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Customer reviews

3.5 out of 5 stars

on 13 July 2014
Only got 1% into this and on the same page I happened across these 2 little gems and I packed it in and deleted it...
"...anxious not to miss to what her superior officer said to her" and "...once that's done I'll drive you bring you back here so you can drive them home".
What a mess !! It never ceases to amaze what can get put out there these days. It's shocking !!

The author advised a new edition had been released and it was currently free so I downloaded it to give it another go. I got as far as 5% in this time but it still wasn't right so I gave up again.
For some reason the font keeps altering. It happened on both my Kindle and my tablet so there's something the matter with the formatting.
Paragraph breaks weren't used where needed which made it a little tricky to read and for some reason parts kept being repeated...like her helping her friend out at her agency or how the previous case they worked together ended up. We were told this twice, too, and that's when I gave up.
Then commas were dropped here and there-this one was aggravating-"I heard that Bev Stone and it's definitely not that kind of case"....
So I DID try again but it really wasn't for me.
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on 16 November 2013
This book is set in Lambeth, an area I know very well. The locations are vividly portrayed and peopled with the various characters one meets in urban areas. The book takes us through two brutal murders, and the efforts of a reluctant private investigator to uncover the truth. The investigator is a truly modern woman with a British West Indian heritage, dealing with all of the relationship and social issues one meets in modern Britain.
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on 23 September 2014
A new author for me found the storyline interesting realistic characters well written looking forward to the next bev stone book.highly recommend both book and author.kev dilks
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on 8 September 2014
first time reading this author, great book.
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on 31 May 2014
Being a cheapskate, I love my free Kindle books, but try and remember to give feedback each time for the privilege of reading an author’s efforts for nothing. My experience has nearly always been positive, putting aside the issues of a lack of proof reading one finds in some freebies.

In this book, there is a minor production irritation I noticed, with the occasional change of font for a passage, presumably the effect of editing a small section. The uncorrected errors seemed more frequent the further I got in the book, but maybe I was getting more irritable.

I found the book was a real mission to get through. Estimated at 199 pages, they were pages that positively crawled by. Some of the chapters never seemed to end. The author might consider breaking them up into more manageable chunks, if nothing else, it might add a feeling of urgency.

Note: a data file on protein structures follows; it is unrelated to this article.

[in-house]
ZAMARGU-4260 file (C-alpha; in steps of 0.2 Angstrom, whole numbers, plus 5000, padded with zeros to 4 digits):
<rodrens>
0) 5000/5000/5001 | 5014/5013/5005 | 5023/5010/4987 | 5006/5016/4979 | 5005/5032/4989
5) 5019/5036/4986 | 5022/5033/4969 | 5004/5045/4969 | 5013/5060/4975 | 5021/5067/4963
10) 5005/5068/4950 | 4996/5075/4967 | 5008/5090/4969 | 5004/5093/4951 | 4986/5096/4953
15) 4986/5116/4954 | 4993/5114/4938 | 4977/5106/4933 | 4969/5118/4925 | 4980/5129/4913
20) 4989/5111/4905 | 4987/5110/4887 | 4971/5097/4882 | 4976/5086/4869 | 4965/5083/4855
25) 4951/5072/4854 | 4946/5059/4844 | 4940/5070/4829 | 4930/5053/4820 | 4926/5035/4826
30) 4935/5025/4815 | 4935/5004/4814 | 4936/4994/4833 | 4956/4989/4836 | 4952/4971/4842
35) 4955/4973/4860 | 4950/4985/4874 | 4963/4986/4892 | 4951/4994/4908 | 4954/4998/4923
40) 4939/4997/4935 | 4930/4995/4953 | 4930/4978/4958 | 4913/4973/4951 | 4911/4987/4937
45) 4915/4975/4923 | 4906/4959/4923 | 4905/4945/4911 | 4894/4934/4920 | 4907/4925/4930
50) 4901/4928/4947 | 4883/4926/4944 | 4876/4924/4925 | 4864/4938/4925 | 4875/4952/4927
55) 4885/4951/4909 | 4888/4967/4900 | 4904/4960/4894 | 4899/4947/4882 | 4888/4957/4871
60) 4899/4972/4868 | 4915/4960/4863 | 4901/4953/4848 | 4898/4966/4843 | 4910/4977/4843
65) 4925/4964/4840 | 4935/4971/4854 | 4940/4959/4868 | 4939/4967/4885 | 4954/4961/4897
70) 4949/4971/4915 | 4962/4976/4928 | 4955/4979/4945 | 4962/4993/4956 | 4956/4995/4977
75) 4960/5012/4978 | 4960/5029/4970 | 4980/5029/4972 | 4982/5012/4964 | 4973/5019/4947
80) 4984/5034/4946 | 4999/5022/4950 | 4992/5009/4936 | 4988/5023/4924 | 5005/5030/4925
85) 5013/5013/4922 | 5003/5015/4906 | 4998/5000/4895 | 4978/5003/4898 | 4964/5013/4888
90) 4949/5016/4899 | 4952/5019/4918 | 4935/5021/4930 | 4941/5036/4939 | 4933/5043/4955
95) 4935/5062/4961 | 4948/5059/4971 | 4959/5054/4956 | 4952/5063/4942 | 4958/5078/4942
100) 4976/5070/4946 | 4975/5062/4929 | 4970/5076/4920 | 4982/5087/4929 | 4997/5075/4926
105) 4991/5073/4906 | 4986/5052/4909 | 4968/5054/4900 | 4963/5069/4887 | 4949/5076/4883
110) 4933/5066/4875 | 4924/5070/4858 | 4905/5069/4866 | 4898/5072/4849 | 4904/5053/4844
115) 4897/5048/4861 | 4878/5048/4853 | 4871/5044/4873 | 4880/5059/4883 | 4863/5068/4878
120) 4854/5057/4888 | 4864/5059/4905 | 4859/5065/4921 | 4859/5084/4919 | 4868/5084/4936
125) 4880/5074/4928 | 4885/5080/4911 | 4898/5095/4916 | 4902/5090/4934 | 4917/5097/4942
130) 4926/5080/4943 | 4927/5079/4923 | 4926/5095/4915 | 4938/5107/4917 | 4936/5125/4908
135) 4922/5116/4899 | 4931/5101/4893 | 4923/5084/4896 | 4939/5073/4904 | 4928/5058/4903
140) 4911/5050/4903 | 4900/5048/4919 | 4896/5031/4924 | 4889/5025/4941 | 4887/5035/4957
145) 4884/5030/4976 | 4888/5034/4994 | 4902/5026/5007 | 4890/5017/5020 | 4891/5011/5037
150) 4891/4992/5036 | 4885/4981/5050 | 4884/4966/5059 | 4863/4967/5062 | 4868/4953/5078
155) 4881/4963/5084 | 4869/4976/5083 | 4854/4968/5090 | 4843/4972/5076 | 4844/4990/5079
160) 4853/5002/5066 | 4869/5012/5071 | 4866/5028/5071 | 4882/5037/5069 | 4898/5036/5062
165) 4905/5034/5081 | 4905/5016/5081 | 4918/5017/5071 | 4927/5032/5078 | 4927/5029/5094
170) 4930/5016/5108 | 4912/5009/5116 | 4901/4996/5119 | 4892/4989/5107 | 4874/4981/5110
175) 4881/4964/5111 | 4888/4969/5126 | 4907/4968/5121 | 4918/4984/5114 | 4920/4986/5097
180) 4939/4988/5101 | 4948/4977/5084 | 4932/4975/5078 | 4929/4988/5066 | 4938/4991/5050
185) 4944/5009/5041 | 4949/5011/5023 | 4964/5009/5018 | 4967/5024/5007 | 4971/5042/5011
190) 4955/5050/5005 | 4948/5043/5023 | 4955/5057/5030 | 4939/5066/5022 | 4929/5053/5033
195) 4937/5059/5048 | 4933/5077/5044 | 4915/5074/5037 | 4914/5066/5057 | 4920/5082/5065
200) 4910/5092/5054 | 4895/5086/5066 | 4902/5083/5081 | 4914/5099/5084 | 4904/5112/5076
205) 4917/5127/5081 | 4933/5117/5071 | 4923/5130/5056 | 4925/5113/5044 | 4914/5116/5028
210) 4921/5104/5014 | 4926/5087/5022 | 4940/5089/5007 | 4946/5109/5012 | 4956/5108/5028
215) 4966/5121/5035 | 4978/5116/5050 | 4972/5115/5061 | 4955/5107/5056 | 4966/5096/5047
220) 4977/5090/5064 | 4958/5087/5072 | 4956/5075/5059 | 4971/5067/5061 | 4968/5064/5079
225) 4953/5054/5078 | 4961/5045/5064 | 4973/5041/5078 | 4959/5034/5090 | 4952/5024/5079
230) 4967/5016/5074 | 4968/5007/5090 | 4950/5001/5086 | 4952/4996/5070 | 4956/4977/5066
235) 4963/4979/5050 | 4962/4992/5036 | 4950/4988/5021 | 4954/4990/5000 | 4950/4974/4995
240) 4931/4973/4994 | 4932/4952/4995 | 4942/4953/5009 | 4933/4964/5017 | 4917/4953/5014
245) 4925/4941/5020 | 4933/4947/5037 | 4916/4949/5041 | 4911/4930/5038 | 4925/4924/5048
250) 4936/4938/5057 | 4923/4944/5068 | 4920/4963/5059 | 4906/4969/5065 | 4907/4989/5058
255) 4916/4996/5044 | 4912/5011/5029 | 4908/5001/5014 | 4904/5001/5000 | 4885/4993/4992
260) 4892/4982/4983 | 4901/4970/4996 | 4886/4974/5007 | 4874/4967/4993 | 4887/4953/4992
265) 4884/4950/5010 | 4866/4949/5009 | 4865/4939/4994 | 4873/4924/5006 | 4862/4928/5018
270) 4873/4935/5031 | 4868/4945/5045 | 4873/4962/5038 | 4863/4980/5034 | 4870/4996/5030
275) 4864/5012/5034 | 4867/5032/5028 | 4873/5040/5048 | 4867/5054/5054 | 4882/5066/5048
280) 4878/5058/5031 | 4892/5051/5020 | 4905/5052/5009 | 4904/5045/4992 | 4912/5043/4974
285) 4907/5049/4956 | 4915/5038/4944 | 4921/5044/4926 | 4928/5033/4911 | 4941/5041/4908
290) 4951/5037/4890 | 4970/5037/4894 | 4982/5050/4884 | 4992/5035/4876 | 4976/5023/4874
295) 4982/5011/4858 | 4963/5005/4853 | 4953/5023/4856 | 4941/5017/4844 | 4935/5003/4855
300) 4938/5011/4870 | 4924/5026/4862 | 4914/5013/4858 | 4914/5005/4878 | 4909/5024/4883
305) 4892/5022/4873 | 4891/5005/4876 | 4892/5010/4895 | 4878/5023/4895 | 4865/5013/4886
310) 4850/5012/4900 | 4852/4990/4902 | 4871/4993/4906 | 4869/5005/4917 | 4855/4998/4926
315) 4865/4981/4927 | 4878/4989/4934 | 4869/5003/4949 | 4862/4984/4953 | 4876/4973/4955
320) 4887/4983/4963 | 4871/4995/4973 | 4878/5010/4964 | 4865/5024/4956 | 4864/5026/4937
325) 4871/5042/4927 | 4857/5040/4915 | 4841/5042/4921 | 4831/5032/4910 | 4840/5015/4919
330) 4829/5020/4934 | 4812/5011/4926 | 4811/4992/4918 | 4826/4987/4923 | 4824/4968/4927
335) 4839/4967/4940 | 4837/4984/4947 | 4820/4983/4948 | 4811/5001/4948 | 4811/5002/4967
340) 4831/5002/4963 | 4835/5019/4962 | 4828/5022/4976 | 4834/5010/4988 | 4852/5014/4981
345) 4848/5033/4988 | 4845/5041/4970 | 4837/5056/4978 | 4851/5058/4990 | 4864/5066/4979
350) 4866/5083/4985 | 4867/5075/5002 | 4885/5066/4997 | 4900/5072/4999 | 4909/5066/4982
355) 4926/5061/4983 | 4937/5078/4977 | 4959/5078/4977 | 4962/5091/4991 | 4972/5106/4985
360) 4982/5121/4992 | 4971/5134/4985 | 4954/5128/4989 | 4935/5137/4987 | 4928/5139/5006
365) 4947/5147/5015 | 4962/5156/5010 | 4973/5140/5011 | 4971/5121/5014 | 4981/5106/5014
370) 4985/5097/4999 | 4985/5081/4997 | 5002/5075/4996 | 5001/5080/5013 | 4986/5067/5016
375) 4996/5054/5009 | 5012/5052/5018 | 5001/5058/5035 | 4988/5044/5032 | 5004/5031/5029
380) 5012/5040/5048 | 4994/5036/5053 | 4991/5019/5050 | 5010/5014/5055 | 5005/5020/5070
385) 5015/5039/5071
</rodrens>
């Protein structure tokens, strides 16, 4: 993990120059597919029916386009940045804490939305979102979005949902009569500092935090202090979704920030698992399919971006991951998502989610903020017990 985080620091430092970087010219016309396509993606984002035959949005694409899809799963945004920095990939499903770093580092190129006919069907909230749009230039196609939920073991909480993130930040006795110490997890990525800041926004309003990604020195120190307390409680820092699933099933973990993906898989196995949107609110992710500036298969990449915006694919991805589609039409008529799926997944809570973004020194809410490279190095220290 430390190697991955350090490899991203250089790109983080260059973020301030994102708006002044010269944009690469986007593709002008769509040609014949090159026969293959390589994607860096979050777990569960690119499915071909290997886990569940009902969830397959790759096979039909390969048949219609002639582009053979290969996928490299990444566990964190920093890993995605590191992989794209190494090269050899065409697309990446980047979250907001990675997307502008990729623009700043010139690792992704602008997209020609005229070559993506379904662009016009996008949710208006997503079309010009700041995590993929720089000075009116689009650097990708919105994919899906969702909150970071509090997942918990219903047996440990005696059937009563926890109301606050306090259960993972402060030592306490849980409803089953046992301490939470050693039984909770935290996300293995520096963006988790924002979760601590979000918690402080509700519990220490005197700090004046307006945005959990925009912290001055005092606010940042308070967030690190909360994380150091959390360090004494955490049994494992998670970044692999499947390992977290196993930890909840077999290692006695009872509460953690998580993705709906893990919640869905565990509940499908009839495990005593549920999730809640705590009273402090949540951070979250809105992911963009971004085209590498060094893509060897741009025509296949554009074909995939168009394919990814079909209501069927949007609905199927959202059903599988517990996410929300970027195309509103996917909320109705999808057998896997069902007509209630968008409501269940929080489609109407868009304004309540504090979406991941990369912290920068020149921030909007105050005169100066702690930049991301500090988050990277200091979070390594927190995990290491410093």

Like another reviewer I also live in Lambeth, indeed my parents met in a shop on the High Street that was between the railway line and what is now the Underground station, and I was born in the borough. I know Brixton well, but cannot understand where the heroine finds all these available parking spaces? When we get such excruciating detail of her flat, her food, her drinks, why is looking for a parking space made unrealistically simple.

Is there a rule about product placement in books? If not, there should be some form of warning! A famous fast food restaurant (although not the particular brand of cola they sell), a brand of dog biscuits, a brand of whiskey (and by the way, it is a Bourbon, not a Scotch) all feature so often I wondered if they had sponsored the author. Meanwhile, the local newspaper, being a brand actually associated with the area, has a coy tweak to its name.

By the way, why would research start in a local newspaper for an event that lead to someone being relocated? And, why would anyone be relocated to the same part of the country as the event they were being relocated from?

Why did the heroine, go home at one point simply to return twenty minutes later to the place she came from for absolutely no plot purpose?

When interviewing a spouse about their murdered spouse, would it really be necessary to name the deceased? As in “...who might have wanted to kill your wife, Lisa?” Was this to remind the reader who Lisa was? Or, to remind us that she was murdered? Much of the dialogue, like this, may seem better written down. But, to write a gritty, urban, modern crime novel, one needs a better “ear” for dialogue. Even in the golden age of female detective novel authors there was more natural dialogue.

Did I miss the reference to Lambeth Croak somewhere?

And the denouement, whilst accepting that I was beyond carrying about most of the characters, and recognising this is an attempt to start a series, or franchise, the conclusion was really unsatisfactory. Reasons given were pathetic, and too emotional, and at least one mystery was not answered.

Good points

The main character is very well written, and believable.

I will say my goodbyes now (boy, that was an annoying phrase after reading it 35 times in under 200 pages).

If you read it and enjoy it, lucky you. I will not be holding my breath for a sequel.
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on 18 November 2013
A gripping tale, set in London. Great characters introduced and enough twists and turns to keep even the avid murder mystery reader happy. I shall be buying book 2!
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